Charlie and his blood brother

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A Queenstowner with life-threatening cystic fibrosis may one day be thanking his brother for curing him. 

Queenstown’s Charlie Legge, 5, is understood to be the only Queenstowner with cystic fibrosis out of 500-plus sufferers in New Zealand. 

However, in the midst of the Cystic Fibrosis Association’s annual awareness week, hope for a cure is high. 

Clinical trials at the University of Melbourne aim to show that an umbilical cord blood transplant – ideally from the sibling of a child with cystic fibrosis – can treat the condition by regenerating lung cells. 

When Charlie’s brother Sam was born two years ago, Sam’s umbilical cord blood was collected immediately after delivery. 

Sam’s blood is now cryogenically stored by CordBank, which provides a free service for Kiwi families who have a child with cystic fibrosis. 

Charlie’s mother Kate Legge says her midwife suggested saving the cord blood when she gave birth to Sam. 

Kate suggests all women, if financially able to, should have their first born child’s stem cell-rich umbilical cord blood stored for future potential medical uses. 

“Gene therapy can help children with all sorts of conditions,” she says. 

Cystic fibrosis seriously affects both lung function and the digestive system.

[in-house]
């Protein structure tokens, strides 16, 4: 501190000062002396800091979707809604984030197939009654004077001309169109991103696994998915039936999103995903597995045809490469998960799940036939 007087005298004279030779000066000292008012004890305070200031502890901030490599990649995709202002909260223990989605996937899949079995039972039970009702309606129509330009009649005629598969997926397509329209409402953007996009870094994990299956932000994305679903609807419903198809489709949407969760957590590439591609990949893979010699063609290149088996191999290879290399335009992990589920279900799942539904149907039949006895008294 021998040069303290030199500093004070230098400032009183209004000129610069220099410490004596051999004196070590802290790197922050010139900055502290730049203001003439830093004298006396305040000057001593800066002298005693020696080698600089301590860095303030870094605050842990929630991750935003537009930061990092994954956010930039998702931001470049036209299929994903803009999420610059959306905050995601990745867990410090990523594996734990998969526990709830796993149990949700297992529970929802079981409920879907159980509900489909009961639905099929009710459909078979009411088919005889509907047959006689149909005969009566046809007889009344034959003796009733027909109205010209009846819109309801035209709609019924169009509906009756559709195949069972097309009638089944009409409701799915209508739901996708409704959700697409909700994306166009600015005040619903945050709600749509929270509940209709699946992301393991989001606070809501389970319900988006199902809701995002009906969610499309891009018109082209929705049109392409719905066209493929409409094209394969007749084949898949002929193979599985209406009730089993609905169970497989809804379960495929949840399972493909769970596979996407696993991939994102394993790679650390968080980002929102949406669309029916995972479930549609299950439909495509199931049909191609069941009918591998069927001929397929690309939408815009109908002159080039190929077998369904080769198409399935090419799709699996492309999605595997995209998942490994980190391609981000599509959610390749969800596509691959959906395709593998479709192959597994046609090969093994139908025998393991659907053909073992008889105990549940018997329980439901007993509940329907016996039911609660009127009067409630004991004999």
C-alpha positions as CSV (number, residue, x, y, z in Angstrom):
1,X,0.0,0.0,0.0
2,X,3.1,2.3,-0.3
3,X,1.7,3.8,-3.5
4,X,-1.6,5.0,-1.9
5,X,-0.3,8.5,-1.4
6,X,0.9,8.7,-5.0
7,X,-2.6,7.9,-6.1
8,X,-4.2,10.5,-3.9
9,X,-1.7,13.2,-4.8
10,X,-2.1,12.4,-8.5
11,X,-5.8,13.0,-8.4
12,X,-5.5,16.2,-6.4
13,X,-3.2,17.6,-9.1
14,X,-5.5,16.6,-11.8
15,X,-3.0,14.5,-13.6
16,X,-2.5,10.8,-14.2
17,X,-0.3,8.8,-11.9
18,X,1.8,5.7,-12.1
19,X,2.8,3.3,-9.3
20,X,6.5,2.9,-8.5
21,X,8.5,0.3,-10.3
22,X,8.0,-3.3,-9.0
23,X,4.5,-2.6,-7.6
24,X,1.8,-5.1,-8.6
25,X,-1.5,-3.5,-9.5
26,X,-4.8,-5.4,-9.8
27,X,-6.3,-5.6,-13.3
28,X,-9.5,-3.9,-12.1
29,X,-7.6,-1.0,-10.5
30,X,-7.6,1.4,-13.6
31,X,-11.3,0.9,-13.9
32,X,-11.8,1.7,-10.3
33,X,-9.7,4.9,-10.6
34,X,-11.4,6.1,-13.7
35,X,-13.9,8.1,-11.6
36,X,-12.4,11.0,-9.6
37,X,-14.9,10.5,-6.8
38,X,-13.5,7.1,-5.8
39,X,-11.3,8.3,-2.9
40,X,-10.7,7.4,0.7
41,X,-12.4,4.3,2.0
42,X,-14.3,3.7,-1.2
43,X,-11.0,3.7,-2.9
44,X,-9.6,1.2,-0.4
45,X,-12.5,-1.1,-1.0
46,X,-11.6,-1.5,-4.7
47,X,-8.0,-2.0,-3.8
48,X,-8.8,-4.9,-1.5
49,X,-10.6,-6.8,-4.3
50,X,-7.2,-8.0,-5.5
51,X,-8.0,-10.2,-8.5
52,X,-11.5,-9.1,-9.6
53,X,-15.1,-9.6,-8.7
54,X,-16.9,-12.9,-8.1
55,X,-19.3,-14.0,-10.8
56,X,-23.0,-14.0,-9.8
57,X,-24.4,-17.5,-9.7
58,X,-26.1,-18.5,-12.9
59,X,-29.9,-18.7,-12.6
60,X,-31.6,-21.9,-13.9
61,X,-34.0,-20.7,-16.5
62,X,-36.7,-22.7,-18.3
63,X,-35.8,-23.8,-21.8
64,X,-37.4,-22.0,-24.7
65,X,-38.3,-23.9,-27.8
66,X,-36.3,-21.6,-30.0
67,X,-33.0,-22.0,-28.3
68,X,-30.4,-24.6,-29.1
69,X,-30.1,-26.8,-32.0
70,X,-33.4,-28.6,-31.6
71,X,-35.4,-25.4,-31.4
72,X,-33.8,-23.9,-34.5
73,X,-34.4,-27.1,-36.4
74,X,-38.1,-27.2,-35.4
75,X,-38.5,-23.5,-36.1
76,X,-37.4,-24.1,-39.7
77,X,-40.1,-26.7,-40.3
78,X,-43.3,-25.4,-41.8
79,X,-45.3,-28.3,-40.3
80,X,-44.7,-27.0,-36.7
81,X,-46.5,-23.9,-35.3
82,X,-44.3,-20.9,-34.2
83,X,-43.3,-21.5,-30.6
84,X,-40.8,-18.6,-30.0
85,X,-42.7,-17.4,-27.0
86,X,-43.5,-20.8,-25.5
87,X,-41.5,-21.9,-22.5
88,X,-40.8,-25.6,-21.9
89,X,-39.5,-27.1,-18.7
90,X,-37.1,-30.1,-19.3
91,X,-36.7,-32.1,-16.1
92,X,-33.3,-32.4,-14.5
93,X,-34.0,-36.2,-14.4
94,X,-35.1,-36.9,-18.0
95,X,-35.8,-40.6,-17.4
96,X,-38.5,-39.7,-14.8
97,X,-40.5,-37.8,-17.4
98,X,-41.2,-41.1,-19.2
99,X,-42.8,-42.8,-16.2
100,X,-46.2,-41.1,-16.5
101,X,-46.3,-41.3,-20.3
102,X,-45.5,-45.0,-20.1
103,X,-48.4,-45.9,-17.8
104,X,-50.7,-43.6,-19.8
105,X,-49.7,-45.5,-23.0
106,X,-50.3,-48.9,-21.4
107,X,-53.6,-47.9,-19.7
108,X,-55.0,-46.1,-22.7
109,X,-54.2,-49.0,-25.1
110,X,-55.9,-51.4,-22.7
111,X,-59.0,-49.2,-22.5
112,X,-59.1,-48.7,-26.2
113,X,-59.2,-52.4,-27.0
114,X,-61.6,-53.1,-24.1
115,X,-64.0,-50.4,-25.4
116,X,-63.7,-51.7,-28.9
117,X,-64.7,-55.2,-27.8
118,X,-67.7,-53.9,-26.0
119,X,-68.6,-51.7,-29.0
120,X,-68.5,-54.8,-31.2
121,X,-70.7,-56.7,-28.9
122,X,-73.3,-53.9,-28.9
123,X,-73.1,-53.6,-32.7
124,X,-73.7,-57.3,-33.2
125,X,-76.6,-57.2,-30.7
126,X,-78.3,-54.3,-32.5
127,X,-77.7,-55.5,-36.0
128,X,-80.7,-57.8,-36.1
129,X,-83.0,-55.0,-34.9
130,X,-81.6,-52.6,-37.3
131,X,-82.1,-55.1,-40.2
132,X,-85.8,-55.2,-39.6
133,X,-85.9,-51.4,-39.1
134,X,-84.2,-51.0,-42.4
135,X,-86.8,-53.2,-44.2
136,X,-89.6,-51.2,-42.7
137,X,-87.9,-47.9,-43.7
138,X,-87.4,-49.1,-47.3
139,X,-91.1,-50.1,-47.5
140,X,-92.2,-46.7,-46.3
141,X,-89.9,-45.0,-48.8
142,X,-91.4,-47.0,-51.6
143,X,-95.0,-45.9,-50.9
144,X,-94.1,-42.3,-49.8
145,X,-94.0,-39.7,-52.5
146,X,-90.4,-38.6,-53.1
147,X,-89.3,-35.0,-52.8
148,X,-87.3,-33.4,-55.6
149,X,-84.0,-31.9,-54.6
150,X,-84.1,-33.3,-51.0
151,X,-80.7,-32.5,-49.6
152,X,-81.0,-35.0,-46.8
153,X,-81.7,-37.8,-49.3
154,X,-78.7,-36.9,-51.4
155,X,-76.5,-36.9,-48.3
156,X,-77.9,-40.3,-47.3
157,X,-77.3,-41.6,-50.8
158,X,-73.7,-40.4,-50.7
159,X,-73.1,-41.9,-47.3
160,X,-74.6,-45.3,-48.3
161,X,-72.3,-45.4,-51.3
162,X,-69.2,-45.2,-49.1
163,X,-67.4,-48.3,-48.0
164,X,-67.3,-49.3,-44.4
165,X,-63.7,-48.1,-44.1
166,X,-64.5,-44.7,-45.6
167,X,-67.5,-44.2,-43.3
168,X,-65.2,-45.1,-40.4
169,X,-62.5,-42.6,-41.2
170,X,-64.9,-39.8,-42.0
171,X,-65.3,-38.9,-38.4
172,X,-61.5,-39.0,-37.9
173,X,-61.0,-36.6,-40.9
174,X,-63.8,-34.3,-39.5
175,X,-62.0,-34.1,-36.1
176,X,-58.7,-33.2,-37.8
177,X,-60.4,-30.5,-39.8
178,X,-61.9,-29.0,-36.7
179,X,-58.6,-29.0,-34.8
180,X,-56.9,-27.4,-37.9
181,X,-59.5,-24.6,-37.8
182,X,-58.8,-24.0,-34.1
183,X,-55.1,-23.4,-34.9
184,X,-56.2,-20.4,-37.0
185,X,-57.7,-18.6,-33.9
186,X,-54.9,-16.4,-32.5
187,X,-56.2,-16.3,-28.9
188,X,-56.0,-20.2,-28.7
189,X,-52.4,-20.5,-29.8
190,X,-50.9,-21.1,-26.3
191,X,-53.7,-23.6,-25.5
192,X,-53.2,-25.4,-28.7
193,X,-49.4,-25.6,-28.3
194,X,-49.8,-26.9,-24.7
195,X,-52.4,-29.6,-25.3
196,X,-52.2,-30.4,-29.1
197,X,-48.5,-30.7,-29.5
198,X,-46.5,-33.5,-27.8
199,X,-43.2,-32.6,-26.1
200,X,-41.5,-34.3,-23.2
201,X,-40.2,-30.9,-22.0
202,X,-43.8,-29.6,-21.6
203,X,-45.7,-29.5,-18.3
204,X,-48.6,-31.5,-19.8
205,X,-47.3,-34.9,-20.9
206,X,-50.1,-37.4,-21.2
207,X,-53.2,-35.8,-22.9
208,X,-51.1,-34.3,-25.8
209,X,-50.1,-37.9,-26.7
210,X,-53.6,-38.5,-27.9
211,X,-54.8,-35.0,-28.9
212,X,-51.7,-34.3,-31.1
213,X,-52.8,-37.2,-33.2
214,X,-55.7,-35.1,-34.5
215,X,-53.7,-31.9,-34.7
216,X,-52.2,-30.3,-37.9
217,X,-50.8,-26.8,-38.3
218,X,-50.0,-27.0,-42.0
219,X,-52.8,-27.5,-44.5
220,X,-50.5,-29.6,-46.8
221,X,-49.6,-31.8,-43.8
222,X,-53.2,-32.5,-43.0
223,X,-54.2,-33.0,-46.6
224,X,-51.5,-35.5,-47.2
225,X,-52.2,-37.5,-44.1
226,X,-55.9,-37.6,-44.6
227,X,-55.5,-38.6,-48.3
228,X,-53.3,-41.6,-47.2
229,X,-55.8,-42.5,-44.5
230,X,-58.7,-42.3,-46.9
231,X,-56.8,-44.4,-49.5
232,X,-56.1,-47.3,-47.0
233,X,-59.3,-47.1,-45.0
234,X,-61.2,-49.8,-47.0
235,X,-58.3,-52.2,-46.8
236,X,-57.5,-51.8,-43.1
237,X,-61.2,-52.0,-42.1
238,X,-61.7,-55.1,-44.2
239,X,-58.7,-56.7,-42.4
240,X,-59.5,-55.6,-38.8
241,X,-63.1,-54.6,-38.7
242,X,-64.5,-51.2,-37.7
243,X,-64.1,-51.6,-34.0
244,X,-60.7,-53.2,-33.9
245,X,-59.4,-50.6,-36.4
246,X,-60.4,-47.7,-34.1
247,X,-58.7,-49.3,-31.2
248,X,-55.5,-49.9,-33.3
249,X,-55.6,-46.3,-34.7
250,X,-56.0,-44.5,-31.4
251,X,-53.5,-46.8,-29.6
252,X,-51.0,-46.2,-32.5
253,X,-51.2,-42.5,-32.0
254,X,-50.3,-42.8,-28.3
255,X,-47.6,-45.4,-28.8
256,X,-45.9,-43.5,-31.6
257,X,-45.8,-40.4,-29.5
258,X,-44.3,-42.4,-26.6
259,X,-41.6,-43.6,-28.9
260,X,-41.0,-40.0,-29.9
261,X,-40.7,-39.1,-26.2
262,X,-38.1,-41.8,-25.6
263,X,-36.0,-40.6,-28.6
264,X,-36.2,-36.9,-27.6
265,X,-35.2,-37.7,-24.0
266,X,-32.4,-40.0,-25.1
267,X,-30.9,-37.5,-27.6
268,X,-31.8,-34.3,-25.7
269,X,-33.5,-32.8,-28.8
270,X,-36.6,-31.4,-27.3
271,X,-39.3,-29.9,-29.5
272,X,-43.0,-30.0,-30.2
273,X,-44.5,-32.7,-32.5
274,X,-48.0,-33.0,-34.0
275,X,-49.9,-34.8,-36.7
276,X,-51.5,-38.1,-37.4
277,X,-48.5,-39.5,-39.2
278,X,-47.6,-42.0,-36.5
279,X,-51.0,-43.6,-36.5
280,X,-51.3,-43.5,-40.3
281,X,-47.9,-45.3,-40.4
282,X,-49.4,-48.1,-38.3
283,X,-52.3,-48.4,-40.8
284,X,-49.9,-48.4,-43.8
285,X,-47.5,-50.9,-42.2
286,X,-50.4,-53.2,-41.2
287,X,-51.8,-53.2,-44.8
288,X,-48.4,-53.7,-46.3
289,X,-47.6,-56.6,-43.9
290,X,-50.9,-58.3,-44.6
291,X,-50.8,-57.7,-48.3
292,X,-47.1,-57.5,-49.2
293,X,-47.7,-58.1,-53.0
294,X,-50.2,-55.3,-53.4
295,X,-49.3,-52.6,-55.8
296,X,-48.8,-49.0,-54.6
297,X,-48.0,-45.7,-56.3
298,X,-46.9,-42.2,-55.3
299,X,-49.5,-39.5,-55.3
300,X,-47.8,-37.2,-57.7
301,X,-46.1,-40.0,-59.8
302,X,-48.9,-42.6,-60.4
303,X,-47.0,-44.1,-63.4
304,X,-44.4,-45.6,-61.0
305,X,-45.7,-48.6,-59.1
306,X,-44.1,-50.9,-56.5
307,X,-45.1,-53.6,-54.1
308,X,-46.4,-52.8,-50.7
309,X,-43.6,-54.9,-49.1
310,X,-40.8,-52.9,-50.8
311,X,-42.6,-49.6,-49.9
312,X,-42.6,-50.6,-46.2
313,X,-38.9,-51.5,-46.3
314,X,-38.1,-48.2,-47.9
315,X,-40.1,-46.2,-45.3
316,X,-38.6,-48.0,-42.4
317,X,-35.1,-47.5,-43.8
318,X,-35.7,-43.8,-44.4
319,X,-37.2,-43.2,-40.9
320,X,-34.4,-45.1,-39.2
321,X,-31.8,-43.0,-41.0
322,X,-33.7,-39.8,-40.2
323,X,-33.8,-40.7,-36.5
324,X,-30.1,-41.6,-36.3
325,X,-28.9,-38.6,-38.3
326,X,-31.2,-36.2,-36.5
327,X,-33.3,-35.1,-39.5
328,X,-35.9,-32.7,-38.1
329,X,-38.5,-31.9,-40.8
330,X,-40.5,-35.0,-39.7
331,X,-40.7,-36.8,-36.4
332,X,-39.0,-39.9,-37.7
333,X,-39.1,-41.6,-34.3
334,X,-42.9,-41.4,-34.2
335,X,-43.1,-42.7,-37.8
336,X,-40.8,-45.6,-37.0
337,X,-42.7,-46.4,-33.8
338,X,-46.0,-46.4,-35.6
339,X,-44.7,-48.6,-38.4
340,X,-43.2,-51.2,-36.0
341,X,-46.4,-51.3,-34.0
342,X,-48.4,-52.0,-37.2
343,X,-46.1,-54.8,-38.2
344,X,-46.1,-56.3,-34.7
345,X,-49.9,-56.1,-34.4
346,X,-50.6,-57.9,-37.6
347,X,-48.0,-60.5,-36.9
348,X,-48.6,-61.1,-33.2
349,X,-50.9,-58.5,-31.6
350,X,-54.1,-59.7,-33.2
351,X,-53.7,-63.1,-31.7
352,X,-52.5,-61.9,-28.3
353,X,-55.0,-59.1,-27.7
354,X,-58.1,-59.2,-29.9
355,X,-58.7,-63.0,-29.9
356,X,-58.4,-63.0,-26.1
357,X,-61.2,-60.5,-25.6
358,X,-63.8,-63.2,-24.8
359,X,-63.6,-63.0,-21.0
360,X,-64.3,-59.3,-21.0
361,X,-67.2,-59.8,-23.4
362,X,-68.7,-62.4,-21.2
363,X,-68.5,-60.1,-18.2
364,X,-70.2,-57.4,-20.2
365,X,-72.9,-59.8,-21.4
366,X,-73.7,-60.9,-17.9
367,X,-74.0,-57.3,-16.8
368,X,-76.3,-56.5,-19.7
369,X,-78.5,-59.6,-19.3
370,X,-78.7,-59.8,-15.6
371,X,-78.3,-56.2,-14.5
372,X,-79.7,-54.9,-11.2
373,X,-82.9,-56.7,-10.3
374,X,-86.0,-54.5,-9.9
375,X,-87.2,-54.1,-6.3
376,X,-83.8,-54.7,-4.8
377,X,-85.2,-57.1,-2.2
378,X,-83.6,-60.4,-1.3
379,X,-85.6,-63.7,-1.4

Charlie – who started school in June – receives 20 minutes of physio when he wakes up to keep his lungs clear of mucus build-up and takes enzyme replacement tablets with each meal to aid digestion. 

“Physiotherapy, medication, nutrition and exercise are four important things,” Kate says. 

“Charlie swims, likes his scooter and wants to start ice skating, and we’re going to get a trampoline for him. 

He’s extremely healthy and he’s never been hospitalised which is very unusual for a five-year-old with cystic fibrosis.” 

Few sufferers in the 1950s lived to attend primary school, but improved medical treatment means life expectancy is now 40-plus. 

“I definitely think there’s going to be dramatic change with cystic fibrosis [cures] in Charlie’s lifetime,” Kate says. 

The Cystic Fibrosis Assoc­iation’s annual awareness week runs this week.